The rigged hearing held frankly doesn't sound much more acceptable than Judge Jackson's inadequate efforts to consider the breakup of Microsoft.

    I'm adding the MA officials' decision to the list of actions attacking Microsoft without sufficient justification or preparation.

    What is it about that company...?
    [Rhetorical question. I think I know. But doesn't affect what's required for fairness.]
    Anton Philidor
    • Amazing

      You amaze me, Anton. You persist in blaming the MA IT officials when you should be blaming Microsoft.

      MA wanted the format to be OPEN TO EVERYONE, yet you feel that was a bad, hasty decision because they didn't just simply accept Microsoft's proposal. Microsoft's license is not open to everyone which is, of course, Microsoft's right. MA asked Microsoft to change that, and they REFUSED.

      ODF supports Microsoft (if they so choose to implement it), open source, and anybody else who cares to play. No one is excluded. All are free to compete equally. MA should be commended for making such a decision, not vilified.

      You argument seems to be MA should accept Microsoft's way of doing things simply because otherwise MA users will be impacted. Doesn't that show the level of lock-in to Microsoft that is already present? Isn't that exactly what MA was trying eliminate?
      mosborne
      • Its not MA job to interfere with market

        "Doesn't that show the level of lock-in to Microsoft that is already present? Isn't that exactly what MA was trying eliminate?"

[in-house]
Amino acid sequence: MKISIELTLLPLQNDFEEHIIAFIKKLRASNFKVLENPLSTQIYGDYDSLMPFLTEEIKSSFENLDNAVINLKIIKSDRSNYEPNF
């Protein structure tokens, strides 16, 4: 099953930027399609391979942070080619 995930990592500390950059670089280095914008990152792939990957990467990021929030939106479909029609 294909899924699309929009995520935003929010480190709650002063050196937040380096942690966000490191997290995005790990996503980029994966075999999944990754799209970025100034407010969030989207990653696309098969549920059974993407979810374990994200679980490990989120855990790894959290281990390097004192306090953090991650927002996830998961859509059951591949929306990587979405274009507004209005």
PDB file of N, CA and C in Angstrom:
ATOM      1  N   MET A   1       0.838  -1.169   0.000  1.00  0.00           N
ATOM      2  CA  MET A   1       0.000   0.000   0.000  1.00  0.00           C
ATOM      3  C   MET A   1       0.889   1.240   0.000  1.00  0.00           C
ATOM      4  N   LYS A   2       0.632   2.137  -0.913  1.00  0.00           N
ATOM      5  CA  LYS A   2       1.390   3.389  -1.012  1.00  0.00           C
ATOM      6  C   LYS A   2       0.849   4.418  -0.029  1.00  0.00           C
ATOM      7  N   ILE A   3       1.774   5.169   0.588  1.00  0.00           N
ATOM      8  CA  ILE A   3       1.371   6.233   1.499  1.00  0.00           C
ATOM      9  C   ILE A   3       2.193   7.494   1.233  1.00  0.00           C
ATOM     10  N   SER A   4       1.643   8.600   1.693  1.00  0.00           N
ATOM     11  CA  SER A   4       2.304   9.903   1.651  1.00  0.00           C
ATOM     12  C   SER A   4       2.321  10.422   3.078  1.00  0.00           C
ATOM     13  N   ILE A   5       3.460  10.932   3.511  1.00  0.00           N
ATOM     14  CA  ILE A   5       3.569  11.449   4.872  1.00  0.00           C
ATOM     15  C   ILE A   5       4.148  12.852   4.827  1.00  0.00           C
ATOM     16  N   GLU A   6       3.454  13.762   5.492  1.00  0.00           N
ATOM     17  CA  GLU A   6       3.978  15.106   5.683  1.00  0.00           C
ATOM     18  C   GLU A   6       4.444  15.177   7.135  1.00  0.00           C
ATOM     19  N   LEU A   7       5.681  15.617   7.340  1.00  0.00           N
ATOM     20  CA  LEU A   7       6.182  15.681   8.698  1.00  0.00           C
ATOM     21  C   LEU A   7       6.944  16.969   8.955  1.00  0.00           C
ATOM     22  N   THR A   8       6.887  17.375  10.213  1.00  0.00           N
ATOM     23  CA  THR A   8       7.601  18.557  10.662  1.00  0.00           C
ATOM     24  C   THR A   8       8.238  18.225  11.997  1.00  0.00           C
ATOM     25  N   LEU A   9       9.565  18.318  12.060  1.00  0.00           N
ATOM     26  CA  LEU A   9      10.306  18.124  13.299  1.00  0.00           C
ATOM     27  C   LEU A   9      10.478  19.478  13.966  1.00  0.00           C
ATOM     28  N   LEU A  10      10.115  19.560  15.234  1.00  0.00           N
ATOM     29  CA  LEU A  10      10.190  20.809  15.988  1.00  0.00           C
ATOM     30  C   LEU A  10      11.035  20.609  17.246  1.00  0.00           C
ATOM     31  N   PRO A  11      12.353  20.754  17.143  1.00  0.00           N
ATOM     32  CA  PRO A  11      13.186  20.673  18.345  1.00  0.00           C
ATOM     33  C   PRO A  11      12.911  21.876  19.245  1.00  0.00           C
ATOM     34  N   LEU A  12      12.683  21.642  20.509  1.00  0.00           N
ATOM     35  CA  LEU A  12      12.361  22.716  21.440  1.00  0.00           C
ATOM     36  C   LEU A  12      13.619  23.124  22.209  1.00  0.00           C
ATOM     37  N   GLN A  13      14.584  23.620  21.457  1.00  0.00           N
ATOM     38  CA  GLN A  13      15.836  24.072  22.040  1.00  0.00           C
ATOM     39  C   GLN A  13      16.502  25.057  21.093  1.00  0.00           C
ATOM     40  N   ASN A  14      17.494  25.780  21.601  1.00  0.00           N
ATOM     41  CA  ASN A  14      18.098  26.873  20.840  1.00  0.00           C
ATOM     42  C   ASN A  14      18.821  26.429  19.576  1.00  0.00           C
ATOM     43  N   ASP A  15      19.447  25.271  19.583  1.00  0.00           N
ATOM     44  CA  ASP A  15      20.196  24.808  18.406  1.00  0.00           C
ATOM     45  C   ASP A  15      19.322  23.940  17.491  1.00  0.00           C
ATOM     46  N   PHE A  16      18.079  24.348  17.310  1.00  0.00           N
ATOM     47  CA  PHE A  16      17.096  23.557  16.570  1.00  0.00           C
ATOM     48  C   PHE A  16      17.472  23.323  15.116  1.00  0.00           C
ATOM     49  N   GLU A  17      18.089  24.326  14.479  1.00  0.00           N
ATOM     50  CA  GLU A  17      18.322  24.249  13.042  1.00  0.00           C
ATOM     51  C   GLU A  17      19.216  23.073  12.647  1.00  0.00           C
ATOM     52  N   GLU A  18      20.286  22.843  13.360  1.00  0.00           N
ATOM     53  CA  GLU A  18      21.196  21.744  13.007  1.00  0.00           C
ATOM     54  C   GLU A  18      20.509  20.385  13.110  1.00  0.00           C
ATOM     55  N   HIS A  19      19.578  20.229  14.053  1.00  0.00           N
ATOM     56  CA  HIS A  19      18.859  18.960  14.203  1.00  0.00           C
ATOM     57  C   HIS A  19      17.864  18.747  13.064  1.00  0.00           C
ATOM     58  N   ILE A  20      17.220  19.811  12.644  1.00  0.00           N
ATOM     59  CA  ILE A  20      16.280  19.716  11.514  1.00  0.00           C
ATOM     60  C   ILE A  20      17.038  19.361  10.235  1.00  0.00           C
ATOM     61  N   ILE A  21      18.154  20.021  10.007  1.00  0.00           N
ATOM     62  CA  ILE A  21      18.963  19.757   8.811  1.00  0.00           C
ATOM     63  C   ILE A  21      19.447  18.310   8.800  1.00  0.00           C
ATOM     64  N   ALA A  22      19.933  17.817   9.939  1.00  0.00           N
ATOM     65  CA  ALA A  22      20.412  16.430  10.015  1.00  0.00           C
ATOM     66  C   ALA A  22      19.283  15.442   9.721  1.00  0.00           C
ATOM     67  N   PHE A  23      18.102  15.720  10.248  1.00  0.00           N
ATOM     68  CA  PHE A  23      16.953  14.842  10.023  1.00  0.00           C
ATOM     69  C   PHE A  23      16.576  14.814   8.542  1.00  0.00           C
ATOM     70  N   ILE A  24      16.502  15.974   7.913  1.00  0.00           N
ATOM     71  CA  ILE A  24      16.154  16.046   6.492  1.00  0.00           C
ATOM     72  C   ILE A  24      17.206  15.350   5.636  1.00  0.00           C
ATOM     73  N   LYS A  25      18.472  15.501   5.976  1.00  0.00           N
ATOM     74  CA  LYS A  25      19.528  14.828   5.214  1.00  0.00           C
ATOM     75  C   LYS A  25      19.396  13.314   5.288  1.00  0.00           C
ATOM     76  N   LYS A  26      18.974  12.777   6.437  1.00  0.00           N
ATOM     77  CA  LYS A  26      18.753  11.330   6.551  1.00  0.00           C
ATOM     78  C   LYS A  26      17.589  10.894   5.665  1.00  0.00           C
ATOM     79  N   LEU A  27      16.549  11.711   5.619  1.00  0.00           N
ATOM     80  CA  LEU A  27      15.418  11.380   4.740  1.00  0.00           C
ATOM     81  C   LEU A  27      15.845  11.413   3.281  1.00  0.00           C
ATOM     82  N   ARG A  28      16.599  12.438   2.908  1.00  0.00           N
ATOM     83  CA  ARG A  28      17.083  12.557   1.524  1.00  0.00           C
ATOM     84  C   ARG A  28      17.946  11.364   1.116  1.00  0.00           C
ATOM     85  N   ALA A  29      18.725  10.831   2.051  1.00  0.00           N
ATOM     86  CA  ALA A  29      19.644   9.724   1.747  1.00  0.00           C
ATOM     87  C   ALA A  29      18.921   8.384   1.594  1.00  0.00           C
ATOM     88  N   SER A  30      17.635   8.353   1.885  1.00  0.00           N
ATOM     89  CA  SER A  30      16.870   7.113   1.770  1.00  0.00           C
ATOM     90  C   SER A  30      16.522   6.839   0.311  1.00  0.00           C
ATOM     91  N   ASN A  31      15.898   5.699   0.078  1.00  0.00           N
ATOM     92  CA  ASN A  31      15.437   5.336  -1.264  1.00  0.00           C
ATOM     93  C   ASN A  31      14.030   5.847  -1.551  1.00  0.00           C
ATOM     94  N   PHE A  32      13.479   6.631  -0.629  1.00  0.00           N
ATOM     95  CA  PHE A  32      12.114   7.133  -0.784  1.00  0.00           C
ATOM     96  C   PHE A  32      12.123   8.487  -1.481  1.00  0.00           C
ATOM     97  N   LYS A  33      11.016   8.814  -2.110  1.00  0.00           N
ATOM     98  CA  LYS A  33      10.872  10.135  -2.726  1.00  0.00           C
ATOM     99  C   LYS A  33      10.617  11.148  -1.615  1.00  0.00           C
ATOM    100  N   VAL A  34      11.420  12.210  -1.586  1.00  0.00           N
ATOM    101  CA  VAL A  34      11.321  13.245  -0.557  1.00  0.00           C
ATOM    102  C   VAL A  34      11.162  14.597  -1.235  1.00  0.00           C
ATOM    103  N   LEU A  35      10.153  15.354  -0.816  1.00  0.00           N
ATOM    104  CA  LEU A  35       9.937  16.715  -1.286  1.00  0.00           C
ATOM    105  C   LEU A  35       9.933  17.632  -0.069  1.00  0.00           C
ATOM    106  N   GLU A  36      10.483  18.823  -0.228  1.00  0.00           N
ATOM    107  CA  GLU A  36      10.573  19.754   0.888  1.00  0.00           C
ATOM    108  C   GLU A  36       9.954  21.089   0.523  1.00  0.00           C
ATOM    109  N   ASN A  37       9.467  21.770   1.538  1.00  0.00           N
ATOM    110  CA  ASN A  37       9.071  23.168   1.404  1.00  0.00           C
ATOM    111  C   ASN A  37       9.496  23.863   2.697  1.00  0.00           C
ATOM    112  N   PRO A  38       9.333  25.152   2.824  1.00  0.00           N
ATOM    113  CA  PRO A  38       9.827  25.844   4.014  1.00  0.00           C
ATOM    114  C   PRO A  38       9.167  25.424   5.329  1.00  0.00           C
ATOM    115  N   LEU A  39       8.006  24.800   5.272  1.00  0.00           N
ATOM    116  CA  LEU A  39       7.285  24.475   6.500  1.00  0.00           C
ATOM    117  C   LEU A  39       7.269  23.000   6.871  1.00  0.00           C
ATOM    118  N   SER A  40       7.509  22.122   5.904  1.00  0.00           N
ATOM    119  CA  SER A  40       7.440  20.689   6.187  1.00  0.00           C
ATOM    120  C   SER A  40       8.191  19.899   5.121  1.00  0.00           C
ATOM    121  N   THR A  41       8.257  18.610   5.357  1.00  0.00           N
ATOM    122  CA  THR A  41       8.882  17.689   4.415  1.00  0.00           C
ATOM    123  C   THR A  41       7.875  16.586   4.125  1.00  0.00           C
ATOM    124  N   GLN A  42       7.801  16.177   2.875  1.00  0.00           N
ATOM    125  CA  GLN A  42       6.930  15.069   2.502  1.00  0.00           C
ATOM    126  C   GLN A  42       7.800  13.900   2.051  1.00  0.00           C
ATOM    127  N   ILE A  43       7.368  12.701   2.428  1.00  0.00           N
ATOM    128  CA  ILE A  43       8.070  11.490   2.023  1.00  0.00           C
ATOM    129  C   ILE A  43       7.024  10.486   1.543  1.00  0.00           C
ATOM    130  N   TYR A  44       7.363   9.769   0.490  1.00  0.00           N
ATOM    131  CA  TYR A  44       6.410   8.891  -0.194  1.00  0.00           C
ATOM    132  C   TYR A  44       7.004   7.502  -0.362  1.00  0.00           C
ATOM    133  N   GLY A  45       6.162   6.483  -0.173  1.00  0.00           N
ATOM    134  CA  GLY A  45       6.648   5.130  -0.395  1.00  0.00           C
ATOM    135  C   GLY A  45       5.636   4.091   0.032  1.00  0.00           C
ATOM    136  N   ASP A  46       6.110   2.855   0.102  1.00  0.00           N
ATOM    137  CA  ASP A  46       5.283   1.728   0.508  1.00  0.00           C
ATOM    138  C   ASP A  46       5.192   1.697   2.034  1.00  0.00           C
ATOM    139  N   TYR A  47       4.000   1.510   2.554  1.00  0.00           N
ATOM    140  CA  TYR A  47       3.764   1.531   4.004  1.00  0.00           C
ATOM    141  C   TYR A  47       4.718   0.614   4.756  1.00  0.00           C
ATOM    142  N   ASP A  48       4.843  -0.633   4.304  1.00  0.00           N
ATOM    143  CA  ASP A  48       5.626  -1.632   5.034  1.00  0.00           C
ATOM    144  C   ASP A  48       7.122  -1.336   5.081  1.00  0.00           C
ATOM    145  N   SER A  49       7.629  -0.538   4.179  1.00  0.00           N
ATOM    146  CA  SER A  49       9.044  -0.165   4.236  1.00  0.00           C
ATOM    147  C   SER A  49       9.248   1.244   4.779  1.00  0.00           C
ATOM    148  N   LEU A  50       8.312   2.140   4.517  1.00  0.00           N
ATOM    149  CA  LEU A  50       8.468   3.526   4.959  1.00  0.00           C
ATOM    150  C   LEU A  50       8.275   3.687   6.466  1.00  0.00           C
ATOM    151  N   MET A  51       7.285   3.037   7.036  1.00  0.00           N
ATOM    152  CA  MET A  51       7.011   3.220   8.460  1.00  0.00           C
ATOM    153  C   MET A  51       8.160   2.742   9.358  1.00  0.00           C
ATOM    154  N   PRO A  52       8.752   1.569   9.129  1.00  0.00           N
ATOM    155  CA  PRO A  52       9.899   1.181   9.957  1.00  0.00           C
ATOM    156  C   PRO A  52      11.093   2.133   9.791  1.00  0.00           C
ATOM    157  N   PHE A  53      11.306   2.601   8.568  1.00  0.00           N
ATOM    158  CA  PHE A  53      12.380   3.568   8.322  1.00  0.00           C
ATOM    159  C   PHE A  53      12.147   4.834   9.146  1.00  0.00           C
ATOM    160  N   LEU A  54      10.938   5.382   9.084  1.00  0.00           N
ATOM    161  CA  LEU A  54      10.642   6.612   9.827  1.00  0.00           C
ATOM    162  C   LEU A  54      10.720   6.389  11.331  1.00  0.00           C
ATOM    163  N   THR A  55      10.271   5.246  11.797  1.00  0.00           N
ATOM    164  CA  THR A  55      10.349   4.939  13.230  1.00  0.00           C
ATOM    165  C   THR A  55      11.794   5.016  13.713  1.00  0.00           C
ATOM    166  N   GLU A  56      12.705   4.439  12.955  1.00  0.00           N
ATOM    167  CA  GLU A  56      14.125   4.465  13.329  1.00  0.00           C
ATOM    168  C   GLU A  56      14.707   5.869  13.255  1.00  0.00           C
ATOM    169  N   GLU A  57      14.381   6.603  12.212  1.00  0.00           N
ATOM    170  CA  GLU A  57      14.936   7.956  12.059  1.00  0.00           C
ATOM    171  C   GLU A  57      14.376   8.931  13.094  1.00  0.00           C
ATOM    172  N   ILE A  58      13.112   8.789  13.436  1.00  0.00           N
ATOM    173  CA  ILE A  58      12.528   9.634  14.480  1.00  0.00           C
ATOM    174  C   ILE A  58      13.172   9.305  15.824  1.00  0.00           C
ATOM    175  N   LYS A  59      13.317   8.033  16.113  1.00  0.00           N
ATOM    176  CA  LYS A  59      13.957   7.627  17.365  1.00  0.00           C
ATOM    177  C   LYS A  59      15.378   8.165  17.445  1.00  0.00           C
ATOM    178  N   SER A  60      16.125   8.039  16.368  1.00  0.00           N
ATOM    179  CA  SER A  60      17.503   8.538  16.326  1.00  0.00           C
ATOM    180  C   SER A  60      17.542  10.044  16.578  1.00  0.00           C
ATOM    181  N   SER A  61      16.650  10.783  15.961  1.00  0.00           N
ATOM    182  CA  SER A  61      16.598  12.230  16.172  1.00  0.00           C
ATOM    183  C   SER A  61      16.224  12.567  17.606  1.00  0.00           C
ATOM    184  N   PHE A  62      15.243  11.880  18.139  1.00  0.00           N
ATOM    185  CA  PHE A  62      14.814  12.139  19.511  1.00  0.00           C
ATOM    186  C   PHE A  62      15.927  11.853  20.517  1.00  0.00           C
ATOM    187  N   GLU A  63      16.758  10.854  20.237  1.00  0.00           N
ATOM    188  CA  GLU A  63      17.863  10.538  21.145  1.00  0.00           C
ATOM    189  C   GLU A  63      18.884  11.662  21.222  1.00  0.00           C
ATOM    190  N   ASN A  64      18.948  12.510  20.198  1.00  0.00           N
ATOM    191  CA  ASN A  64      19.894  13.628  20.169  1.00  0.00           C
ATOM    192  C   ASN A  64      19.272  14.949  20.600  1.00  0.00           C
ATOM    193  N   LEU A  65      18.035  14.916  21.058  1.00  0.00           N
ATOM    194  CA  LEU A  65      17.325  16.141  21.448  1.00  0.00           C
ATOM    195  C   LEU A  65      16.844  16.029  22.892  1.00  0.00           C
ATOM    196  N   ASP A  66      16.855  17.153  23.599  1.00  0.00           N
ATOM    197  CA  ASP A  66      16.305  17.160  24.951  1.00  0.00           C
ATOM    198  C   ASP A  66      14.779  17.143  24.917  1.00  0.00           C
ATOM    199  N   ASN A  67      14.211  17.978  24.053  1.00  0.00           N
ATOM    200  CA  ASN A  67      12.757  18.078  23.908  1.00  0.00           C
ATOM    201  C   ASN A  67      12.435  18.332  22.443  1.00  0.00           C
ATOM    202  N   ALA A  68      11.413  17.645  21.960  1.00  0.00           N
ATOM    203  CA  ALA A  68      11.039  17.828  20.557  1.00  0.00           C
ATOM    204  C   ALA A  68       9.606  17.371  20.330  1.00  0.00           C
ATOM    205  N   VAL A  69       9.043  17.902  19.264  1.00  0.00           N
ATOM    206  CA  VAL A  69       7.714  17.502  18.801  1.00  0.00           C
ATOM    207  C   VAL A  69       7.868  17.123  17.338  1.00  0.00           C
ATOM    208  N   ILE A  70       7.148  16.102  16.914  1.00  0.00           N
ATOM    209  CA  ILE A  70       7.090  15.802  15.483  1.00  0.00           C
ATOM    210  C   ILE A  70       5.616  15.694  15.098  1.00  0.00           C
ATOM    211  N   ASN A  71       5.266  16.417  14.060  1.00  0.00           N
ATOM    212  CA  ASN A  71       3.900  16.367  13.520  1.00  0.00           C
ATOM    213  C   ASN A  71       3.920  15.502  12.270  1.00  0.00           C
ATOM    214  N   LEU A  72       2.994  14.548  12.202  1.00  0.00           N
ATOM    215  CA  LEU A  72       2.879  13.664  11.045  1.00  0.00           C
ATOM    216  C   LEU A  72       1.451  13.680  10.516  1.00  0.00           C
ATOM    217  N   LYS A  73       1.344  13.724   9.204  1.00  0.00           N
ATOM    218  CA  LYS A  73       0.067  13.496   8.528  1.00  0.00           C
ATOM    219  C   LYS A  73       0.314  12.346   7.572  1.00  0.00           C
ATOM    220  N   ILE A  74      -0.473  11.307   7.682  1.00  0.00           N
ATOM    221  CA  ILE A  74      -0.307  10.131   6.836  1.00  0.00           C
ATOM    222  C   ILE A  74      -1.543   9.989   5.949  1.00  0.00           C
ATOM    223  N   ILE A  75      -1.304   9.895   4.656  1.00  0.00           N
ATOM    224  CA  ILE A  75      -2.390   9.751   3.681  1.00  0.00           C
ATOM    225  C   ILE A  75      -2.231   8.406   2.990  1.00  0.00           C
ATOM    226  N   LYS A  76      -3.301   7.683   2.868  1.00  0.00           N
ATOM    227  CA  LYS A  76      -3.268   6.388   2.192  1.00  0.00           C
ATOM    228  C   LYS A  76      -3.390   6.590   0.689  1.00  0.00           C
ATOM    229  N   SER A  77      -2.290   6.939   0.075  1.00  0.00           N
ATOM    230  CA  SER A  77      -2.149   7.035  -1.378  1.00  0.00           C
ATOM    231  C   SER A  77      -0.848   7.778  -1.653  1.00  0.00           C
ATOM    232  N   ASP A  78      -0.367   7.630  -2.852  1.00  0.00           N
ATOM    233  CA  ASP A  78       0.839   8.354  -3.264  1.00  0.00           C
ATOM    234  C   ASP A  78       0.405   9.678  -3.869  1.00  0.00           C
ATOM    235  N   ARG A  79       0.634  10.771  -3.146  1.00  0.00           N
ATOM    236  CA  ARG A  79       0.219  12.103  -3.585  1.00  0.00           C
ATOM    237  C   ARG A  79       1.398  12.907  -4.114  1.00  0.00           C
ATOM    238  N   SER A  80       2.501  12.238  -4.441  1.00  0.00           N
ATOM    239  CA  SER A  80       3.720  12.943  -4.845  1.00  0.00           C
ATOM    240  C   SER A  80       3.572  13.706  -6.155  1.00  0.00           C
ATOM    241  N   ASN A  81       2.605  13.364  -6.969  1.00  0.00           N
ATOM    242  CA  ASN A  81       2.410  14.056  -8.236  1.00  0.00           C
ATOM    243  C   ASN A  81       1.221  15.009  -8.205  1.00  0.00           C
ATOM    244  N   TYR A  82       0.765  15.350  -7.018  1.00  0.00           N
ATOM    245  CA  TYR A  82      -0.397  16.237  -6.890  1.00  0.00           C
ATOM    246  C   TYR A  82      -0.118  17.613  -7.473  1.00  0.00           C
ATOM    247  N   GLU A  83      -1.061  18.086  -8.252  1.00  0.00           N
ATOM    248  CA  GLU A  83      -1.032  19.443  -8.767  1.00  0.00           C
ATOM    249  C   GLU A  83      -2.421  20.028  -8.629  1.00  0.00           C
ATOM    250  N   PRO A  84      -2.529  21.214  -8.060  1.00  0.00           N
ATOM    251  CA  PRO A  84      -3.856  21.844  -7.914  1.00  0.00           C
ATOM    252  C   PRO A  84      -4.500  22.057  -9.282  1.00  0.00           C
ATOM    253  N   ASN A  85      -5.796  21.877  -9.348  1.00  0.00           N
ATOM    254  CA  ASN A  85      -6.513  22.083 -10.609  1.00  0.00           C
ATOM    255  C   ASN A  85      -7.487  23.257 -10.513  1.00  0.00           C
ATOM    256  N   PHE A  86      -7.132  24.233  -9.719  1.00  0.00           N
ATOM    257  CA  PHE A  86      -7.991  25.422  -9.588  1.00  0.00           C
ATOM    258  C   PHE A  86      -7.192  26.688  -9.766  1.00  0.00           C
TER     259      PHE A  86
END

Trying to eliminate that is not MA job.

        Their job as they claim is to have documents read by all. PDF has a free reader that anyone can download to read documents.

        Excluding Microsoft from the list of vendors just because they do not support ODF is ridiculous (it shows their real motives).

        Selecting ODF as the document format clearly shows that the IDT was playing politics (this should be red flag, as actions of IBM, SUN and a few others need to be investigated).
        zzz1234567890
        • Read only?

          ---Their job as they claim is to have documents read by all. PDF
          has a free reader that anyone can download to read documents.---

          Since pdf, and the free reader, are read-only, the question arises, is
          it the job of MA to ensure that all citizens can read and write on
          government documents (filling out a form, for example)?
          tic swayback
        • If you call not restricting the market

          to Microsoft only, interfering, then I guess they did. And rightly they should have. It is the job of the Gov. to ensure that markets are open.

          Microsoft excluded itself, MA did not exclude them. In fact they said they would be happy to have Microsoft as a vendor, but Microsoft would have to meet the requirements. Do you think that MA should tailer their requirements to Microsoft's wishes simply becuase Microsoft wants them too? That truly is absurd. MA is the *client*, Microsoft is the *vendor*. The vendor is supposed to serve the client, not the other way around. Isn't that taught in business 101?